K. S. Chudamani (JRDTML at IISc at Bangalore-12, India) and H. C. Nagarathna (JRDTML at IISc at Bangalore-12, India)
Copyright © 2009.
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Metadata is data about data. Metadata originated in the context of digital information in databases. This chapter looks at the various standards available for digital document description in the context of bibliographic databases. It also describes the variety of metadata associated with such systems. Some of the metadata standards examined are MARC21, Dublin Core (DC), and Libsys. The second part examines metadata interoperability and mapping among these standards.
The first use of “metadata” originated in contexts related to digital information (chiefly with regard to databases). Since then, the general understanding of the term has broadened to include any kind of standardized descriptive information about resources, including nondigital ones. For example, library catalogues, abstracting and indexing services, archival finding aids, and museum documentation might all be seen as stored and retrieved based on metadata. The advantages of this are two fold. Firstly, it allows librarians, archivists, and museum documentation specialists to cooperate usefully across professional boundaries. Secondly, it enables the cultural heritage professions to communicate more effectively with those domains that also have an interest in metadata (e.g., software developers, publishers, the recording industry, television companies, the producers of digital educational content, and those concerned with geographical and satellite-based information). Therefore, metadata is critical to physical and intellectual accessibility and utility of digital document. In this sense, to quote Gilliland Swetland (2000),5 “Metadata provides us with the Rosetta stone that will make possible to decode information objects and their transformation into knowledge in the cultural heritage information systems of the twenty first century.” According to Day, metadata is defined literally as “data about data.” The term is normally understood to mean structured data about resources that can be used to help support a wide range of operations. These might include, for example, resource description and discovery, and the management of information resources and their long-term preservation.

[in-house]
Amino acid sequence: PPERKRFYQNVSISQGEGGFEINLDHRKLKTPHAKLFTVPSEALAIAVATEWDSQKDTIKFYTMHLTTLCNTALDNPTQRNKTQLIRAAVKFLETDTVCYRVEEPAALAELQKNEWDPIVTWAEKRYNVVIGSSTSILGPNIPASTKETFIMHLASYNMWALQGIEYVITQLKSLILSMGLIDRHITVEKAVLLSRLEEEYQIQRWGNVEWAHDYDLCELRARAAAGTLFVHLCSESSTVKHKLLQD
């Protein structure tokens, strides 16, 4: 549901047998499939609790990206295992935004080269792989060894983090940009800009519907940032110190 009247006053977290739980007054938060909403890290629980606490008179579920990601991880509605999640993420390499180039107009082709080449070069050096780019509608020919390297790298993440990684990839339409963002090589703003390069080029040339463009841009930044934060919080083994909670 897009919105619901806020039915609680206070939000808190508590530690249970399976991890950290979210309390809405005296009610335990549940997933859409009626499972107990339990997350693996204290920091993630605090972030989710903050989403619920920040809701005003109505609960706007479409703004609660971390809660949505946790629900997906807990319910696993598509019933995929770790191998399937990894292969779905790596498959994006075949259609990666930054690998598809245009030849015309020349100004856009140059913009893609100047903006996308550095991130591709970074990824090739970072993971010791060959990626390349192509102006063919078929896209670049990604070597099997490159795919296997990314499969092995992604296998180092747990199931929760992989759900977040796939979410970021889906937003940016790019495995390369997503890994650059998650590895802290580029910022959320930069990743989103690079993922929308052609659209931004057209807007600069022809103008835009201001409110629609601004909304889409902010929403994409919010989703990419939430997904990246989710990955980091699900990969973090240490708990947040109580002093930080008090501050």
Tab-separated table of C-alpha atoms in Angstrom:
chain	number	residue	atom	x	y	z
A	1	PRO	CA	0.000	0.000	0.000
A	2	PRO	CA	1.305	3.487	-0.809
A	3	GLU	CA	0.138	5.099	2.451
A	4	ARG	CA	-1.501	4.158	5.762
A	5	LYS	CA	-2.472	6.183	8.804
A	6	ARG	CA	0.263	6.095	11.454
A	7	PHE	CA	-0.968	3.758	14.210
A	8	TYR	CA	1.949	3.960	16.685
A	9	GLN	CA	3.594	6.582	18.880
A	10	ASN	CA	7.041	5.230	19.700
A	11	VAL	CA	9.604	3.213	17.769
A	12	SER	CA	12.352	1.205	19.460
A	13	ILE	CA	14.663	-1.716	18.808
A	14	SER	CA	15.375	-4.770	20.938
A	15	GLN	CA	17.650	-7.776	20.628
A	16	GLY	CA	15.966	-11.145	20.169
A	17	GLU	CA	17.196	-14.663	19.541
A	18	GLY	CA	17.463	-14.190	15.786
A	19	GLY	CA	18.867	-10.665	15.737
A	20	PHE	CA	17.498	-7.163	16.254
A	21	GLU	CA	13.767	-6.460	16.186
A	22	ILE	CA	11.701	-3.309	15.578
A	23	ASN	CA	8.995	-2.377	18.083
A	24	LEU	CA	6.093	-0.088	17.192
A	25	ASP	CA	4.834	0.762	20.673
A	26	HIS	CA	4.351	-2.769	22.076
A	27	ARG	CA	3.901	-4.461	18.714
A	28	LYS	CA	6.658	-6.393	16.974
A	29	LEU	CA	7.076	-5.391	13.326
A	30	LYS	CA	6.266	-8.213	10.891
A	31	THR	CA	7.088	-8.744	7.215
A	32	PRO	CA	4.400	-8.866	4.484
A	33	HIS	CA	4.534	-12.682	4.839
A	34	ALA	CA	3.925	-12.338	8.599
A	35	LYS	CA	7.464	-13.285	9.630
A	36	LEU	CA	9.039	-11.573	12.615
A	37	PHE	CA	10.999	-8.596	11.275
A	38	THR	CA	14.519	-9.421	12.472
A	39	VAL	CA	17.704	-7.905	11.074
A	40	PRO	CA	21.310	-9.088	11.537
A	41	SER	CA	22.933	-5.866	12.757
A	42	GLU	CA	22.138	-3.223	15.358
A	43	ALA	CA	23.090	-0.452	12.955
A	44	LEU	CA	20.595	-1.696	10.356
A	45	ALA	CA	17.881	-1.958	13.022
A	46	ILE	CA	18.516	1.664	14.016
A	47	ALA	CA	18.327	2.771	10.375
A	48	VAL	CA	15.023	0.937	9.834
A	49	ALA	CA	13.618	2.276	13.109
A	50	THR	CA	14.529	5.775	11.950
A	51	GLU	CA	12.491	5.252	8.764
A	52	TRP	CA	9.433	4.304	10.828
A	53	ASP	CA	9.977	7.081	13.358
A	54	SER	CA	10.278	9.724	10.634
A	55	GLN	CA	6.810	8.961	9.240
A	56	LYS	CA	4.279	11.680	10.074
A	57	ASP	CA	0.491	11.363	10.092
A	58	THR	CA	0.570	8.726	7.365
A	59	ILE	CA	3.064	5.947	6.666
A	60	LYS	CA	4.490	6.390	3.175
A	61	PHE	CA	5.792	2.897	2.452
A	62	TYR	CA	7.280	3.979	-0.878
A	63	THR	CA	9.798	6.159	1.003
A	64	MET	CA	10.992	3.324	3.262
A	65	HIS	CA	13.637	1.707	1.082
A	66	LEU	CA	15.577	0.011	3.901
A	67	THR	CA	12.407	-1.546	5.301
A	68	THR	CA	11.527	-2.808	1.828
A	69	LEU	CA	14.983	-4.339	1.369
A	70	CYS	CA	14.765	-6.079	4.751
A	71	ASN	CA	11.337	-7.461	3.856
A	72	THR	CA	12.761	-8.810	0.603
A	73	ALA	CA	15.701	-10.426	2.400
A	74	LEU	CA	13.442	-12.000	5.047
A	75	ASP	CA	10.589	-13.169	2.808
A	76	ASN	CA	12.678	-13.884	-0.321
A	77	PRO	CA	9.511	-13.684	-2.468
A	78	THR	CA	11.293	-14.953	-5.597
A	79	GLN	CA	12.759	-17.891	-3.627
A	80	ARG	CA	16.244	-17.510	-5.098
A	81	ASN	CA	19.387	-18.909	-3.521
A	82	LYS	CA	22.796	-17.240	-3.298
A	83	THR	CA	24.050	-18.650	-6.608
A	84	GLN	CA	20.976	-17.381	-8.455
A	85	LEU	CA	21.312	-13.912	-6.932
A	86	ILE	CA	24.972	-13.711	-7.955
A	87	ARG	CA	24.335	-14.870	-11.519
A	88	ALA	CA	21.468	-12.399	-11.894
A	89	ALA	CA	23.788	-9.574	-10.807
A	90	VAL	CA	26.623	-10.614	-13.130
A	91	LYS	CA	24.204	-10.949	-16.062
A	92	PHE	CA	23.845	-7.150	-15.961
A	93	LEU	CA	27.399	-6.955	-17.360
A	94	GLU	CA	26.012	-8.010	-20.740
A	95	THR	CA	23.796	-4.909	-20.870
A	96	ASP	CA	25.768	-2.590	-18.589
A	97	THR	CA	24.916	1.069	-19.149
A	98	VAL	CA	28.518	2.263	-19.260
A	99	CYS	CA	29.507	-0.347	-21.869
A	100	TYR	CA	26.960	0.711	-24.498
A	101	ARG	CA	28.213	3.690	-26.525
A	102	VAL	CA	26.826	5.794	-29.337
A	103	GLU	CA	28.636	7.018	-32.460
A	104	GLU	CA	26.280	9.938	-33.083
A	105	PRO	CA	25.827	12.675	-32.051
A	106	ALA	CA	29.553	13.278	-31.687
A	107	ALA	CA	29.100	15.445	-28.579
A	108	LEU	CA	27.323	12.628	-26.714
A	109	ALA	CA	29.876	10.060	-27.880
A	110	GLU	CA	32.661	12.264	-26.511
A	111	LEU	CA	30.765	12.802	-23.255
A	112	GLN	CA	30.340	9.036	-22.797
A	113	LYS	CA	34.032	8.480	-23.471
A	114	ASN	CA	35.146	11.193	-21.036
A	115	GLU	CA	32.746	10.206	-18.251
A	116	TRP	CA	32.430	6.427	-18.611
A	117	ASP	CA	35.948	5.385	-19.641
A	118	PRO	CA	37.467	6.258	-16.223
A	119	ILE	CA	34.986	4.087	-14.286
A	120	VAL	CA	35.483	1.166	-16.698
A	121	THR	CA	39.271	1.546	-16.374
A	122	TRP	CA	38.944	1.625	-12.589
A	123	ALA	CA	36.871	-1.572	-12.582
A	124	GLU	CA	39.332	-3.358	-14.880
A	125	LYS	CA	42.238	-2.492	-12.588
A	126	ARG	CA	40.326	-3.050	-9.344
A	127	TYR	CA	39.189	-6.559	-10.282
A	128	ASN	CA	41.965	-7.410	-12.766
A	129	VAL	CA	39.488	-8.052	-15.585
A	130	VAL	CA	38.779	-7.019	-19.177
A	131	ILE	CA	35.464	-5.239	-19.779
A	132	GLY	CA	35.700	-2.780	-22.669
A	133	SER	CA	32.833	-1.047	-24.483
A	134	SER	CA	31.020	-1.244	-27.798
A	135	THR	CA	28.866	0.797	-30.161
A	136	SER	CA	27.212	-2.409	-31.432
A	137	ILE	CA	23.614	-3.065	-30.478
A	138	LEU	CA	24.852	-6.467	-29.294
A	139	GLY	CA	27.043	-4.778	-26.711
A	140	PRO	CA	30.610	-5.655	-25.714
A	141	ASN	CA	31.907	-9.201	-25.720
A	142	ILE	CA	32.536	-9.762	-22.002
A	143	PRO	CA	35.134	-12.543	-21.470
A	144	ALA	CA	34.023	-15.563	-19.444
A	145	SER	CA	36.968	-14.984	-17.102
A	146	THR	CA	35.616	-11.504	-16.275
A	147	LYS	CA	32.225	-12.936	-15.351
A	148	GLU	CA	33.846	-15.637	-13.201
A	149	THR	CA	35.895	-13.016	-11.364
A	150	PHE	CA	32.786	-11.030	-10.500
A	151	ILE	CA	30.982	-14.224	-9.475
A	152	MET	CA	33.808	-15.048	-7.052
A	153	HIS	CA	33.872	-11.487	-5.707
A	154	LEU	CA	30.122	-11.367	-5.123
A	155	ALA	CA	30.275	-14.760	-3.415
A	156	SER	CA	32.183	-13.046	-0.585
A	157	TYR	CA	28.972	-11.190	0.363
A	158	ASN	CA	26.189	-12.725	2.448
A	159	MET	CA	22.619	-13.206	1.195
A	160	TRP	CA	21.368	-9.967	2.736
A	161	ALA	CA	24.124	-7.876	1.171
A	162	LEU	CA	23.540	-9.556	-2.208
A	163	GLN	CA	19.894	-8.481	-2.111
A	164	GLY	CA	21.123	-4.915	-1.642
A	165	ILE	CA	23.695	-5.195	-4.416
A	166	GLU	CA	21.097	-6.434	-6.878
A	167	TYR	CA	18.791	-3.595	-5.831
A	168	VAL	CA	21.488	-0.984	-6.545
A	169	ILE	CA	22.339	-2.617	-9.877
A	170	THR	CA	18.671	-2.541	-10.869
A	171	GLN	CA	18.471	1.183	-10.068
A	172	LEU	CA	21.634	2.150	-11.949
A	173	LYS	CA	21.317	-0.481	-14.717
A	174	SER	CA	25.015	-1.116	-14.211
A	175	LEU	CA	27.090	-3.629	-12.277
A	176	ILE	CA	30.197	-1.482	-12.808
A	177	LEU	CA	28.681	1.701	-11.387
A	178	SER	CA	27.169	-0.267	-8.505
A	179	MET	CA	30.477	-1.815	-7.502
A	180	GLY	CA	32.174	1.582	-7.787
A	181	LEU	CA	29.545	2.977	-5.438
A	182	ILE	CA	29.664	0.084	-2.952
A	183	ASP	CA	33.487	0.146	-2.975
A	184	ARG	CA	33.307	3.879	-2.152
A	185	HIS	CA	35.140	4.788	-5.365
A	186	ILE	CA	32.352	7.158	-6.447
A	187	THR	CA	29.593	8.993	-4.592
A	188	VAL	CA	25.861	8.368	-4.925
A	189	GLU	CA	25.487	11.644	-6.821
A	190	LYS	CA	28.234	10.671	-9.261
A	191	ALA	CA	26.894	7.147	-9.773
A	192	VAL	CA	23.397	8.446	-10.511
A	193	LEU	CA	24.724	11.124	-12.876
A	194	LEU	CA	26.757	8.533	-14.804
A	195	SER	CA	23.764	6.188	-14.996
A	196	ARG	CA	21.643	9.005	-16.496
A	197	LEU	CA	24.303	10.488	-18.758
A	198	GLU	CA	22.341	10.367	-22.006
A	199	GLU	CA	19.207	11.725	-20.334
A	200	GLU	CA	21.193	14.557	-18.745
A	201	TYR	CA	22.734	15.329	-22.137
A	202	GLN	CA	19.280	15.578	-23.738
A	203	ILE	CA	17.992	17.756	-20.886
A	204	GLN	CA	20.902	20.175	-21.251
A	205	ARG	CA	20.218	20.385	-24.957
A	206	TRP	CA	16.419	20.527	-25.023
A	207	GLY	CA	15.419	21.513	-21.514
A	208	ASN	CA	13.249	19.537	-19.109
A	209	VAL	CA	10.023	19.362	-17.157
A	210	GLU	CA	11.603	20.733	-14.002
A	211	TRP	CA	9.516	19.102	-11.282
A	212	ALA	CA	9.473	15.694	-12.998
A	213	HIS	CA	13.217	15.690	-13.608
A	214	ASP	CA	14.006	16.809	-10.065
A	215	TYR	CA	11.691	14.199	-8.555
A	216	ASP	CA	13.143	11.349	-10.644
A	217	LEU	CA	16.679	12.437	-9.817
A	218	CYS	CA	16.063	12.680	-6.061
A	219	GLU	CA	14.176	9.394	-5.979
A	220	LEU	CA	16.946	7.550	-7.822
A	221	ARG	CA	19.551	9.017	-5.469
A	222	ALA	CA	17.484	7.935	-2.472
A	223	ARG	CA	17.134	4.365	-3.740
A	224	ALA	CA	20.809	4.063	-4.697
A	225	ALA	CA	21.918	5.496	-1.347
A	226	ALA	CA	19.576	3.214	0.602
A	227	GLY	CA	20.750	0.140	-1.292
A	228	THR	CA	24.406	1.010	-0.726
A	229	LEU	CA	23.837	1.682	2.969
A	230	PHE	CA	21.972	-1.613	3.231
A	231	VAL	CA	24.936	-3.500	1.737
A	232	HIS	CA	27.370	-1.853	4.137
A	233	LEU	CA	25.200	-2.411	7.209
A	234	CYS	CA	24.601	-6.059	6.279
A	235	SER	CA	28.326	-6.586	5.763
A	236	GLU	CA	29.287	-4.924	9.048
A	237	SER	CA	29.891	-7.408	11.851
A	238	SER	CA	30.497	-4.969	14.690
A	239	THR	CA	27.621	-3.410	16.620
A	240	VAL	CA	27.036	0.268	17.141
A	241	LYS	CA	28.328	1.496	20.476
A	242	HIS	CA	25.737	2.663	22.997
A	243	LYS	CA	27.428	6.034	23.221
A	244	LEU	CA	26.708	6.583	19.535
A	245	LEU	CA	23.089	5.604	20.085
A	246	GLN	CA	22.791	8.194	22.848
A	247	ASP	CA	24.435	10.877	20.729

Interoperable systems allow the exchange of information and sharing of resources. They focus on the storage of data in a standard format. The role of metadata in facilitating interoperability can be seen in number of contexts, such as:
electronic record management;
educational technology; and
library management systems.
Information about a resource needs to be embedded in the database. The catalogue record used for library management is the basis for identifying individual items and their management. Machine readable cataloguing (MARC21) covers all kinds of library materials and is used in automated library management systems in the Western libraries. Although most library management systems can import and export data in MARC21 (http://www.dublincore.org/) is currently based on a set of 15 data elements and can be used as a markup language in hypertext markup language (HTML), extensible markup language (XML), or RDF.